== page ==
"Easy, now!" Ed's eyes flew back open as hands gently pressed him back down towards the cot. It was the practitioner. "Relax."
Ed closed his eyes obediently and took deep breaths; he could almost feel the drugs taking hold of him again, pulling him under, but into a blessed fuzziness that hardly hurt at all.
"All right. He's all right." He felt the hands let up.
"Good. Mr. Elric, please look at me."
Ed slowly turned his head back to the warden, feeling drained. Warden Grisham's face was impassive; Edward couldn't read his emotions at all.
"We've gotten away from the point a bit." The warden's tone was neutral. "It's clear the attack was not ... utterly unprovoked. It is also clear to me that you were incapacitated for those two days spent in the infirmary and unfit for labor." He bowed his head and sighed aloud. "Mr. Mason attested that he hit you once with the cat'o'nine tails, but the practitioner indicates three strikes with the whip and a series of circular burns down your spine. Mr. Mason would not take responsibility for the two strikes or the burns, but nor would he tell me who was responsible. Mr. Elric, would you happen to know?"
Greeson, Ed thought furiously. What a fucking weasel. Mason was bad enough, but at least he hadn't left Ed to die. He felt a momentary, grudging respect that Mason had stood up and taken his hits—and on Edward's behalf, even if it had been to save himself from worse trouble—before he quashed it furiously. If he hadn't done this in the first place, he wouldn't have had to take any hits at all!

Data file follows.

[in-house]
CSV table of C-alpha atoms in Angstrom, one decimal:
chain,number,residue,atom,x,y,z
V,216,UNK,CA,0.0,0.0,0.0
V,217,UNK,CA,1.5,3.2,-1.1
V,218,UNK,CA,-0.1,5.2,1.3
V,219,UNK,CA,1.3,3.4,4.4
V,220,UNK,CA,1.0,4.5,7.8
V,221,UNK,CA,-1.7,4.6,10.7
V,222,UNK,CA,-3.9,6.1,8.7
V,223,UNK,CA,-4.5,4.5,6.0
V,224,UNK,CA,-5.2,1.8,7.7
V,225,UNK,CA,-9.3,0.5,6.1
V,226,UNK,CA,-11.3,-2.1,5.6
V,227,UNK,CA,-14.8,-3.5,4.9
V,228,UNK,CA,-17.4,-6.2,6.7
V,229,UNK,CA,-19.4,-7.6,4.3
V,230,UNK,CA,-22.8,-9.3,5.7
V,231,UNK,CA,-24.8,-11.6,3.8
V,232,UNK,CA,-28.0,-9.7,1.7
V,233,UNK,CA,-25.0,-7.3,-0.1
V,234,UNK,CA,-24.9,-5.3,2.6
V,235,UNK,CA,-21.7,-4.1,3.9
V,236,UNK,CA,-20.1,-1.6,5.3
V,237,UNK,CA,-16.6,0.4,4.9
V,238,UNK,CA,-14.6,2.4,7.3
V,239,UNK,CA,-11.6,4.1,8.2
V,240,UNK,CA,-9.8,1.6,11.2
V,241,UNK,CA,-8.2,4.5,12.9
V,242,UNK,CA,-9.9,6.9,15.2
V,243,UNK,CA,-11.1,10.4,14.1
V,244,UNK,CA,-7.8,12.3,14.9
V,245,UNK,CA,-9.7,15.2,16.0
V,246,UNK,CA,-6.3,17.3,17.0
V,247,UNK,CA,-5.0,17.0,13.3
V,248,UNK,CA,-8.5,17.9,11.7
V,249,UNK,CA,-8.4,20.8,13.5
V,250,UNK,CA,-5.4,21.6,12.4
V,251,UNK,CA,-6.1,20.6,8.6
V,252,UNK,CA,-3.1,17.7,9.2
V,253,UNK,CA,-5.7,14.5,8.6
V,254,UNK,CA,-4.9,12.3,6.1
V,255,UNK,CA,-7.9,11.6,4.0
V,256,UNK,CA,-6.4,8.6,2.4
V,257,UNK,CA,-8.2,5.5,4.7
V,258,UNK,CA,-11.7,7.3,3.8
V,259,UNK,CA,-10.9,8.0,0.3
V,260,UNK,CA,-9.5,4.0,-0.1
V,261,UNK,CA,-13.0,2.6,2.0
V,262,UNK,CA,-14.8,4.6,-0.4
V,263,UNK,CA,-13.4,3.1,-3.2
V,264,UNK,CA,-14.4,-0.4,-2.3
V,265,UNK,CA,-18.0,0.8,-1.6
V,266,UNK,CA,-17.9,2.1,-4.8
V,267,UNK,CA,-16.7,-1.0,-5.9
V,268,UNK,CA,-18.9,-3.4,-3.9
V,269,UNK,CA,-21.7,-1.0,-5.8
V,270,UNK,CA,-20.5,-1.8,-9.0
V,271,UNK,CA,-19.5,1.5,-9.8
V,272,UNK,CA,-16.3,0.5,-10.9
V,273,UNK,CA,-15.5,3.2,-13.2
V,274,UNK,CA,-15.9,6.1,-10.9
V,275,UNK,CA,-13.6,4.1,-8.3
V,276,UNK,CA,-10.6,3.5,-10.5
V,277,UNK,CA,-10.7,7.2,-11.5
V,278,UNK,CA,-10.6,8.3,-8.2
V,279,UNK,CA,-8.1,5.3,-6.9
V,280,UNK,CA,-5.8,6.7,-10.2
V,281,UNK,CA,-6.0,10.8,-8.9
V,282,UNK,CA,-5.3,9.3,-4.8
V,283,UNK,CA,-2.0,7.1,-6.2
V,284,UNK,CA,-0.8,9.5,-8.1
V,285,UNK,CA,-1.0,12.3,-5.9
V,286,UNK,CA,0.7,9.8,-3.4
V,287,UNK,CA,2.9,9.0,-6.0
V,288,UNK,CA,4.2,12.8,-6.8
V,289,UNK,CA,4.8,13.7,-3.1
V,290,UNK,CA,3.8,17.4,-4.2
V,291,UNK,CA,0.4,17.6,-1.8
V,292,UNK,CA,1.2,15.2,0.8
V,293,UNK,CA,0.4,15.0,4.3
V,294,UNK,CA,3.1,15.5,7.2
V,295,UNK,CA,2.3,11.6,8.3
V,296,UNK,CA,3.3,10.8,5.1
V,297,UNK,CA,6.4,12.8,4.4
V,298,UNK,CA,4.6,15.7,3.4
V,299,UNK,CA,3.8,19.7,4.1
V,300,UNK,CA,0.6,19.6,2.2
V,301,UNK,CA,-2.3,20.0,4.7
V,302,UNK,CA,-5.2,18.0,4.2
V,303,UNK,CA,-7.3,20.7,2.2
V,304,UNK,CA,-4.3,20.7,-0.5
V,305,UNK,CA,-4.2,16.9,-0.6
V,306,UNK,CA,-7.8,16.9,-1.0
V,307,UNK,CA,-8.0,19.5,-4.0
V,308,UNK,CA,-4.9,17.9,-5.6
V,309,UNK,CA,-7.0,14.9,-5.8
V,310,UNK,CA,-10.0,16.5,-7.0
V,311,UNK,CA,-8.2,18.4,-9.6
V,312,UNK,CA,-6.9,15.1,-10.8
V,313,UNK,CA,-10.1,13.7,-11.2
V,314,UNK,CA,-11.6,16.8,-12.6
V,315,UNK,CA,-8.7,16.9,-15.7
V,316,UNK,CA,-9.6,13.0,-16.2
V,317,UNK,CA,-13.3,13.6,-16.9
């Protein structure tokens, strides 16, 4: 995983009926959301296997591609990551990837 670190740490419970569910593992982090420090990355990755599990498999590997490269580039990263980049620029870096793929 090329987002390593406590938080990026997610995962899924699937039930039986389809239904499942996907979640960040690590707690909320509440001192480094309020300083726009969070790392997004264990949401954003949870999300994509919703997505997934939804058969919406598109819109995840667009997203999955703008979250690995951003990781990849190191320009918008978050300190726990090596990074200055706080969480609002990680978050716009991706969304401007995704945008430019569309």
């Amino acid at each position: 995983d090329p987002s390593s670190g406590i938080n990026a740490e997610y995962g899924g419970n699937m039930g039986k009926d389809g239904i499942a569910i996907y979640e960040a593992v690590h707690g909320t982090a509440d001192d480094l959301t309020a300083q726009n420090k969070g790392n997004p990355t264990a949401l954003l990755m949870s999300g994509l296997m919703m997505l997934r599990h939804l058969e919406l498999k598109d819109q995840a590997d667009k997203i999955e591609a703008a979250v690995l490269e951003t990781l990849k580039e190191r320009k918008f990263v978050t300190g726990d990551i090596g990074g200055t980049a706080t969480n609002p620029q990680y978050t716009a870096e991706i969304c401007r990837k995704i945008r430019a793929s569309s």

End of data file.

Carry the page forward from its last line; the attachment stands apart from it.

But isn't that awfully hypocritical of me, to even think that ... if I hadn't wanted to ressurrect Mom, would I have been in Lior, trying to gain my brother's new body? Isn't all of this my fault? If he went back far enough, with any event in his life, it seemed Edward had always laid his own bed of troubles.
Ed grit his teeth. The least he could do was make sure Greeson went down with Mason—faster than Mason, really. "Greeson," he said. "He did everything else. I remember clearly up until the third hit." It was a lie—Ed hadn't even known he'd been struck a third time—but how was Warden Grisham to know that? It was close enough to the truth.
The warden nodded, then nodded in the direction of the infirmary door. Ed jerked up his head, causing a momentary dizziness, but he caught a—was that a military uniform? "Huh?"
"This is a civilian prison, but the military is at the head of police force." The warden spoke matter-of-factly. "I answer directly to the Warrant Officers."
Ed frowned. He felt worn out. "What are you going to do?"
"That's not your concern." The warden stood. "Recover, Mr. Elric. Your debt to society should not be so easily paid." He didn't wait for a response, but walked smartly out the door.
Two days later, the practitioner was redressing Edward's torn skin when he said casually, "I just heard Greeson got fired."
Ed jerked his head up and instantly regretted it. "Wha—ow! Ugh, wh-what?"
The practitioner shrugged. "It's just a rumor."
But Edward never saw Greeson again.